INJURIES AROUND THE ANKLE (Pott’s Fracture)
- Injuries around the ankle fall into two groups:
- Ligament injuries
- Bony injuries
- Common ligaments injured are:
- the lateral ligament
- the medial or the deltoid ligament
- the syndesmotic ligament (ligament binding lower tibia and fibula, i.e. inferior tibiofibular syndesmosis).
- These injuries are classified into three grades.
• Grade 1—Stretching of the ligaments
• Grade 2—Partial tear of the ligaments
• Grade 3—Complete tear of the ligaments
- Complete and severe tears require surgical repair.
- Less severe, strains and sprains heal well with adequate immobilization.
- Physiotherapy and gradual mobilization is always essential for a good recovery.
- All bony injuries of the ankle are grouped under one eponym, i.e. ‘Pott’s fracture’.
- Pott’s fracture is defined as a uni, bi or trimalleolar fracture with or without subluxation or dislocation of the ankle joint.
- Ankle joint is a hinge joint.
- Allows only the movement of dorsiflexion and plantar flexion.
- This movement takes place in a mortise known as ankle mortise.
- Formed by medial, lateral and posterior malleolus.
- Any other movement occurring in the ankle joint other than dorsiflexion and plantar flexion, is abnormal
- Tends to injure the supporting bony and ligamentous structures, leading to deformation of the joint.
- Abduction injuries (pronation abduction)
- Adduction injuries (supination-adduction)
- Pronation external rotation injuries
- Supination external rotation injuries
- Vertical compression injuries
- The talus abducts in the ankle mortise.
- Abduction occurs in the vertical axis of the talus.
- The foot is in pronation when this occurs.
- Hence, the term pronation-abduction injury is used.
2. Adduction injuries:
- Talus adducts in the ankle mortise.
- Adduction occurs in the vertical axis of the talus.
- The foot is in supination when this occurs.
- Hence, the term supination-adduction injury is used.
- Foot is in pronation while the talus rotates externally.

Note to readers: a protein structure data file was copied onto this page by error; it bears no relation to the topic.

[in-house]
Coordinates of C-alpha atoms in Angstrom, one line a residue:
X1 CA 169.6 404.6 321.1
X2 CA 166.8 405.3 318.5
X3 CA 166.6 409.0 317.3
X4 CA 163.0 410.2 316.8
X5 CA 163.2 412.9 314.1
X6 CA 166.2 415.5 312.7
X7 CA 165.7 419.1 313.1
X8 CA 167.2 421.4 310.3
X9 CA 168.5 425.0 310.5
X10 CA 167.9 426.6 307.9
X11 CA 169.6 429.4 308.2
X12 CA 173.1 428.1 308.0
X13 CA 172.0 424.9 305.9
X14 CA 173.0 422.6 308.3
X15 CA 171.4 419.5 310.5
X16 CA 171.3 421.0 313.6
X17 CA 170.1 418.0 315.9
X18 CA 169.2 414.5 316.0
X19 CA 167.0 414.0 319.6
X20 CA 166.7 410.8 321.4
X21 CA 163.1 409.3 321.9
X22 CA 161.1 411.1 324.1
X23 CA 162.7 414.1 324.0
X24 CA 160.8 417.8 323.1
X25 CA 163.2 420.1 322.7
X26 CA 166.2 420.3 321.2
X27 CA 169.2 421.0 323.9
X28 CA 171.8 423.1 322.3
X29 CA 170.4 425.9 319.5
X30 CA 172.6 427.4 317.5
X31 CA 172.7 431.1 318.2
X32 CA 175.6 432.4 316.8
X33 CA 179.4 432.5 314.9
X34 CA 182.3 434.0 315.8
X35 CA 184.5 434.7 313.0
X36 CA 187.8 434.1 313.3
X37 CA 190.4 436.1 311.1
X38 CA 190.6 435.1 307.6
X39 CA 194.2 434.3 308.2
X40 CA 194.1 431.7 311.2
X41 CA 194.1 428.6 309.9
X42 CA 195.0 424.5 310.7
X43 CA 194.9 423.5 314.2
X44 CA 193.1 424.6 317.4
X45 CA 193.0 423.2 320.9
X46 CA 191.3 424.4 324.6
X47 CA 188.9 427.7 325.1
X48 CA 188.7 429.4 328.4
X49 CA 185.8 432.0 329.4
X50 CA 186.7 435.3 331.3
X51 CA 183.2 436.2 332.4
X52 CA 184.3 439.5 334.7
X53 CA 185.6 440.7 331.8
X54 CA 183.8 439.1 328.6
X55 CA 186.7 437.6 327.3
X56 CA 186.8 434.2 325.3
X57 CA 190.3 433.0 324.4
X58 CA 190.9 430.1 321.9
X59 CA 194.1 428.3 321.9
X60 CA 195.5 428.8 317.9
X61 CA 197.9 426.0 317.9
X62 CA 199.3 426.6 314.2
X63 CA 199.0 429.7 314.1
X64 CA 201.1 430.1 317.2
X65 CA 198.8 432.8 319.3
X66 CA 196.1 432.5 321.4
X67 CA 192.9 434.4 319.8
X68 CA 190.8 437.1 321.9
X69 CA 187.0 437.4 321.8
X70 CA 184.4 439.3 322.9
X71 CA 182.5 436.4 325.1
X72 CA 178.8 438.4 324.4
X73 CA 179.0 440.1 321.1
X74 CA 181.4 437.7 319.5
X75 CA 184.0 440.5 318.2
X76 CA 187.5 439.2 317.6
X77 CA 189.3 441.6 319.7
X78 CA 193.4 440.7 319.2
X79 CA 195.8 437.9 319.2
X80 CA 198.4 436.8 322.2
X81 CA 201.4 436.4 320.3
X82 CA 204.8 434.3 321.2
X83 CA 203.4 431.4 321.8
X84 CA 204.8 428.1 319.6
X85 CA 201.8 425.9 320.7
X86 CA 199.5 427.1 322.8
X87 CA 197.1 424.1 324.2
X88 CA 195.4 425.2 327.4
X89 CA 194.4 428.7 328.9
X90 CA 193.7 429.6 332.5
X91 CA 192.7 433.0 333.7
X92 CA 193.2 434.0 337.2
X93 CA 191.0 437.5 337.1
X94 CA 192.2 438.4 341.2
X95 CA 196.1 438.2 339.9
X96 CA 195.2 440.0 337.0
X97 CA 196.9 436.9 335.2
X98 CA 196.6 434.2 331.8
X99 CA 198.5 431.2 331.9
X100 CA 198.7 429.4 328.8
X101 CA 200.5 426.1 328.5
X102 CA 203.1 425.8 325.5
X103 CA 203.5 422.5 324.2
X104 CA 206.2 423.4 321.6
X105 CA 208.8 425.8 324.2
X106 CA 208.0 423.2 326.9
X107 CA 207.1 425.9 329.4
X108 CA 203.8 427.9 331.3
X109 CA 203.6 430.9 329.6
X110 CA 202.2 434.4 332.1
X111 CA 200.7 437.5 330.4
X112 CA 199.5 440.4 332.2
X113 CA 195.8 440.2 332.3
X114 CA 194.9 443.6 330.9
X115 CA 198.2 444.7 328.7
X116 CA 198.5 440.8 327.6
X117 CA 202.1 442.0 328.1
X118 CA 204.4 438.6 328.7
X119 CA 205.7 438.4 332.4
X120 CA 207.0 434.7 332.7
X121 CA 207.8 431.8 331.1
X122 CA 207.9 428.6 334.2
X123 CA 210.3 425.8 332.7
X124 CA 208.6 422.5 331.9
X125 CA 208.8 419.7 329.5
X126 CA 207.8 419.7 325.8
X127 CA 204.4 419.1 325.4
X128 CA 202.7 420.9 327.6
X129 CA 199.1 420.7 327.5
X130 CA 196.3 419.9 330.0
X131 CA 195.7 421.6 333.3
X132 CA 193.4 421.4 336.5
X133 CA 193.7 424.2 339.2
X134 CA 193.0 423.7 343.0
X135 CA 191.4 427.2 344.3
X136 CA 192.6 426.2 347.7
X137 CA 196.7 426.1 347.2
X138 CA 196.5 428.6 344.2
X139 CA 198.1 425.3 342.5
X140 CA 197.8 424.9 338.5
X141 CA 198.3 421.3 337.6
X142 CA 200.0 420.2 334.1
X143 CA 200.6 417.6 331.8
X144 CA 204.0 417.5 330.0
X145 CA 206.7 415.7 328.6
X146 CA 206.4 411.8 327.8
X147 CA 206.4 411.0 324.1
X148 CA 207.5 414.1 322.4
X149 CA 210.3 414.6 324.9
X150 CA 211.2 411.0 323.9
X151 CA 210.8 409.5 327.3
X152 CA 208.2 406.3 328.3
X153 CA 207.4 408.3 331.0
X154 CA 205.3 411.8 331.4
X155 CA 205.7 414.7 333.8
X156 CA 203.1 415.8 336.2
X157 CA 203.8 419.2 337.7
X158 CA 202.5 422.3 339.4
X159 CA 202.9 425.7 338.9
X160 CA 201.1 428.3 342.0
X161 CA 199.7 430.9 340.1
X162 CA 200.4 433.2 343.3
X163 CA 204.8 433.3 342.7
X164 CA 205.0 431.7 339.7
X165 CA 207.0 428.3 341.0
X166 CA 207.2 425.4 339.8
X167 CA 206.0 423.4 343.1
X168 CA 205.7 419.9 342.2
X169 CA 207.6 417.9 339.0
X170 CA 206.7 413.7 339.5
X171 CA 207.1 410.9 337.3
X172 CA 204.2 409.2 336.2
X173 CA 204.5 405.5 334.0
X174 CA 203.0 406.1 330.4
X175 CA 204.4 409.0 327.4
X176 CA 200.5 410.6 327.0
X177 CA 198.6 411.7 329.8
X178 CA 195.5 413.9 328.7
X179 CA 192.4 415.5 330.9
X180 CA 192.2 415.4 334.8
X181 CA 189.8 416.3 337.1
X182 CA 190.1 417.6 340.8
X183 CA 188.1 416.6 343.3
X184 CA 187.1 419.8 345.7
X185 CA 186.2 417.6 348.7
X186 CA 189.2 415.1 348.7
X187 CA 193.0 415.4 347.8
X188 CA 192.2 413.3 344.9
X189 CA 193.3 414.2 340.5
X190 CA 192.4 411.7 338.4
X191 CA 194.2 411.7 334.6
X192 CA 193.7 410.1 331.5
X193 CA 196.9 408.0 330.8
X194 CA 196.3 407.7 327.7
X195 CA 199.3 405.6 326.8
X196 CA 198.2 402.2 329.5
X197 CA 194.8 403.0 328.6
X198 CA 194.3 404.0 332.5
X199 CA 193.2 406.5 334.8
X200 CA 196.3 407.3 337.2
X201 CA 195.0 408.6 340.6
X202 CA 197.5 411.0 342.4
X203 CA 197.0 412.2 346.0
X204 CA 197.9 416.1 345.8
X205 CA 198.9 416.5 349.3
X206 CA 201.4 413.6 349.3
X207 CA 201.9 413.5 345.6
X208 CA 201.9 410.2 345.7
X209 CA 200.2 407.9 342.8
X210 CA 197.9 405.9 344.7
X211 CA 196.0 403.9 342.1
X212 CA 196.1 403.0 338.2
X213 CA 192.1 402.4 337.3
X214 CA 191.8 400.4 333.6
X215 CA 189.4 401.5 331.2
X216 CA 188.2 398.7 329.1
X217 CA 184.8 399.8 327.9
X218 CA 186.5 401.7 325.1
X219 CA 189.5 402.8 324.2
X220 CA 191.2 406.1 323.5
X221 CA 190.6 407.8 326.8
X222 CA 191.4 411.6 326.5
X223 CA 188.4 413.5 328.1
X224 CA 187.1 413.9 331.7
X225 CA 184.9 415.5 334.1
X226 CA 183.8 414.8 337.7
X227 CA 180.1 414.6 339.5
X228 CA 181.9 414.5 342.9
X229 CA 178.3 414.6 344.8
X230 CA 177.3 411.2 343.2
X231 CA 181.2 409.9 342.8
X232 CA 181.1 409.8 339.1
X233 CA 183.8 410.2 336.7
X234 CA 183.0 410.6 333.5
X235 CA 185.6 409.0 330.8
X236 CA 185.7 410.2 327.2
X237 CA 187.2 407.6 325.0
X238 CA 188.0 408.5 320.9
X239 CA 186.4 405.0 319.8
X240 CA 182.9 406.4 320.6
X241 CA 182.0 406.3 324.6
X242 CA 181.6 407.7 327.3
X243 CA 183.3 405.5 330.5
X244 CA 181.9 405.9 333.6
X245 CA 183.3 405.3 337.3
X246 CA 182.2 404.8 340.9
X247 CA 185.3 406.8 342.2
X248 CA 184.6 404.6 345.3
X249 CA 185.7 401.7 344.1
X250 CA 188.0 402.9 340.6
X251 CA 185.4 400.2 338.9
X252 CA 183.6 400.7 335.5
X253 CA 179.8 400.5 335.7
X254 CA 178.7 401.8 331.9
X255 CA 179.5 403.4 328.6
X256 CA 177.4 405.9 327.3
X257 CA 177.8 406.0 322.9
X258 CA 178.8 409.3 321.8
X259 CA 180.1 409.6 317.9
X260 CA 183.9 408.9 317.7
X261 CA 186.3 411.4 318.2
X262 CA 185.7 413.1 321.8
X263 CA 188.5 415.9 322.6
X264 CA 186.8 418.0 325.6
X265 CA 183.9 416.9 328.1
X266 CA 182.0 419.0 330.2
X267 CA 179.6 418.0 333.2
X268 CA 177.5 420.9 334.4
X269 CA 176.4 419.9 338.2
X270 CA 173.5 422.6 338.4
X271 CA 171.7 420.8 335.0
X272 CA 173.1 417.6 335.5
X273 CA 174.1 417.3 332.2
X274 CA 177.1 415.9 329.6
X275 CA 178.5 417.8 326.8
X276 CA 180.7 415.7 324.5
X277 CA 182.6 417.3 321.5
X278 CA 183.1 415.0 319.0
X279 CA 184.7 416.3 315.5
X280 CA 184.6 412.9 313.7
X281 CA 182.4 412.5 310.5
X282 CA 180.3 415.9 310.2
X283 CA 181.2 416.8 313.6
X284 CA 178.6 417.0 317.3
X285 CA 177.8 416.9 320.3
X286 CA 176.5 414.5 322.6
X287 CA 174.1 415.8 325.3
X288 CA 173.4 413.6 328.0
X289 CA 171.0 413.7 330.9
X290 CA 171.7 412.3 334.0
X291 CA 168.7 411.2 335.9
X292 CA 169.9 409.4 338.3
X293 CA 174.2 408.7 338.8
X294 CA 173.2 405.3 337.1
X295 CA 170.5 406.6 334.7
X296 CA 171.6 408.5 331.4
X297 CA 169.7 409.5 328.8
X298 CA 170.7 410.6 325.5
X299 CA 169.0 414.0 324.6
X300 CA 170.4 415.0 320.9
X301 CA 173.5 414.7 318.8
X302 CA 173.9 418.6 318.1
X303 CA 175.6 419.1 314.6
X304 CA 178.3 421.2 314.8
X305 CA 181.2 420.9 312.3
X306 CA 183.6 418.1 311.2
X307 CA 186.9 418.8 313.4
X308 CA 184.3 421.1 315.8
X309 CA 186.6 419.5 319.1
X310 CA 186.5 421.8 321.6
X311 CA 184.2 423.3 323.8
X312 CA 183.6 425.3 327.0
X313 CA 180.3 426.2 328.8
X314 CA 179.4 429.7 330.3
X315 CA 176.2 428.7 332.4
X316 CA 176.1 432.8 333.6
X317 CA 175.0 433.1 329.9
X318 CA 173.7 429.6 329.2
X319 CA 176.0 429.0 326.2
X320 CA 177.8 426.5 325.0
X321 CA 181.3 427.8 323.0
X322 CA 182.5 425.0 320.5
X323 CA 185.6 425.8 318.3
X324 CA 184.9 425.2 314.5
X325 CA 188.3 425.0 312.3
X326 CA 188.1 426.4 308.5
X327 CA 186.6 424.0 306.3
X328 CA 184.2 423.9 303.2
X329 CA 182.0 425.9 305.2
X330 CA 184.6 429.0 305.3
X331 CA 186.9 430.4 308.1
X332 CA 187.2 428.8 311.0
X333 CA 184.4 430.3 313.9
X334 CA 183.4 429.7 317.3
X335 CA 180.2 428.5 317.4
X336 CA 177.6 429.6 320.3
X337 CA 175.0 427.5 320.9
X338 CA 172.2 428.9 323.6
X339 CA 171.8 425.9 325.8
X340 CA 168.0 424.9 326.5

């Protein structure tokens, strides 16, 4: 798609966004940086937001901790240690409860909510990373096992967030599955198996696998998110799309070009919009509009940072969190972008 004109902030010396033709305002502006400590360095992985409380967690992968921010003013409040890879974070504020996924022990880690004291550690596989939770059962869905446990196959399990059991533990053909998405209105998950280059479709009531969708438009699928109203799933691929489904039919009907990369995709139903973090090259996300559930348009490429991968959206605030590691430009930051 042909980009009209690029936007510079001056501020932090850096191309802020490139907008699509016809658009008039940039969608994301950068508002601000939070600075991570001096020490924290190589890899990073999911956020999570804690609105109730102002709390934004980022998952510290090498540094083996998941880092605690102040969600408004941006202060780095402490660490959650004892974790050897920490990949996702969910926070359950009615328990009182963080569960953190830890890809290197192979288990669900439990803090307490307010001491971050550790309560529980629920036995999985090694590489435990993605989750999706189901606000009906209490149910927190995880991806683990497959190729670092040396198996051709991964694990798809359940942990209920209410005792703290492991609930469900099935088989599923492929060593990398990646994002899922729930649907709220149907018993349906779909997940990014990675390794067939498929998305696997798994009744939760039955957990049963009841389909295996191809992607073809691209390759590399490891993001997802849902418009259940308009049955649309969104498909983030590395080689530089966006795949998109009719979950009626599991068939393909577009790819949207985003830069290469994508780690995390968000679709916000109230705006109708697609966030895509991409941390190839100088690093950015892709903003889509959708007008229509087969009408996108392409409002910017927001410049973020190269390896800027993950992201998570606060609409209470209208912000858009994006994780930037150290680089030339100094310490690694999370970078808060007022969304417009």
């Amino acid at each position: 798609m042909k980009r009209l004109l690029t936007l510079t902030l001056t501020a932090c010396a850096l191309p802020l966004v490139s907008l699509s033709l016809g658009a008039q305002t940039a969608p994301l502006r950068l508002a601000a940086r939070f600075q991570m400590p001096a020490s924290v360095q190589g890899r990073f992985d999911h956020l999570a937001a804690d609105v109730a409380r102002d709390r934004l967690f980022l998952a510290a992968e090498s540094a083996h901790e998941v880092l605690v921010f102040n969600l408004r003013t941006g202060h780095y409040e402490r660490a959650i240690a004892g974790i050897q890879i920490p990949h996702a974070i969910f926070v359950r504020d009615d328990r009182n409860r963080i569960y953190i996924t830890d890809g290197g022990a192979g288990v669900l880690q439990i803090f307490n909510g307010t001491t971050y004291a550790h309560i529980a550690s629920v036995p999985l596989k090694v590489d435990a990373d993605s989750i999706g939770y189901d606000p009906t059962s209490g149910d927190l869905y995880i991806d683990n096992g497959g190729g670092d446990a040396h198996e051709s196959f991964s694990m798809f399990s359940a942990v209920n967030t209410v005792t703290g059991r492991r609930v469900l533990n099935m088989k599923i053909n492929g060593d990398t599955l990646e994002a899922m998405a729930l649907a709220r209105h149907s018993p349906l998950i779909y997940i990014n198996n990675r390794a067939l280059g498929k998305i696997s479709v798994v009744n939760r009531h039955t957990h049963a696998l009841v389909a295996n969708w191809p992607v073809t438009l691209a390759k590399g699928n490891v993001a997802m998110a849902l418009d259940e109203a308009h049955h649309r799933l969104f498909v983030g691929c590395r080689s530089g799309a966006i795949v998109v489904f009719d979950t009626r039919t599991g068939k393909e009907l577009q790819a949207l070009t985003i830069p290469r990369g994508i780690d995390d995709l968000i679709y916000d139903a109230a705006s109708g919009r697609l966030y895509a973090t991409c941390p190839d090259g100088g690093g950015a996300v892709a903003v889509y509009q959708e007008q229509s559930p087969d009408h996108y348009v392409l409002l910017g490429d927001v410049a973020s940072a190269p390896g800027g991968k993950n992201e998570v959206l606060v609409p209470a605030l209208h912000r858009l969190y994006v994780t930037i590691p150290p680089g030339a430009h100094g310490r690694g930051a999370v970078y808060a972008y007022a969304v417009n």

- Complete failure pattern in pronation external rotation injury is either Maisonneuve or Dupuytren’s fracture-dislocation.
- Foot is in supination while the talus rotates externally.
- When talus supinates and rotates externally, it springs backwards and out of the ankle mortise.
- Hence, the failure sequence that occurs is as follows:
- First structure to fail is the lateral malleolus— Stage 1
- Next is the posterior malleolus—Stage 2
- Last is the medial malleolus—Stage 3.
- The fracture is known as a trimalleolar fracture or a ‘Cotton’s fracture’.
5. Vertical compression injuries:
- Occurs when a person falls from a height.
- The talus is violently pushed upwards into the inferior articular surface of the tibia, shattering the articular surface.
- Nature of injury is so severe that the mechanism is unclassifiable.
- These injuries are always compound/open injuries resulting in severe morbidity.
- Undisplaced and incomplete fractures:
- Managed with immobilization in plaster/fiber,
- below knee or above knee cast as per indication for a period of 4–6 weeks.
- Displaced fractures:
- Managed by open reduction and internal fixation
- With emphasis on restoration of articular surface congruity.
- Commonest ligament injured in ankle injury is Anterior talofibular ligament.
- Injury around the ankle joint occur at Inversion of foot.
- Ankle sprain is due to Rupture of anterior talo-fibular ligament.
- Cottons fracture is fracture of Ankle.
- Cotton’s Fracture involves Ankle.
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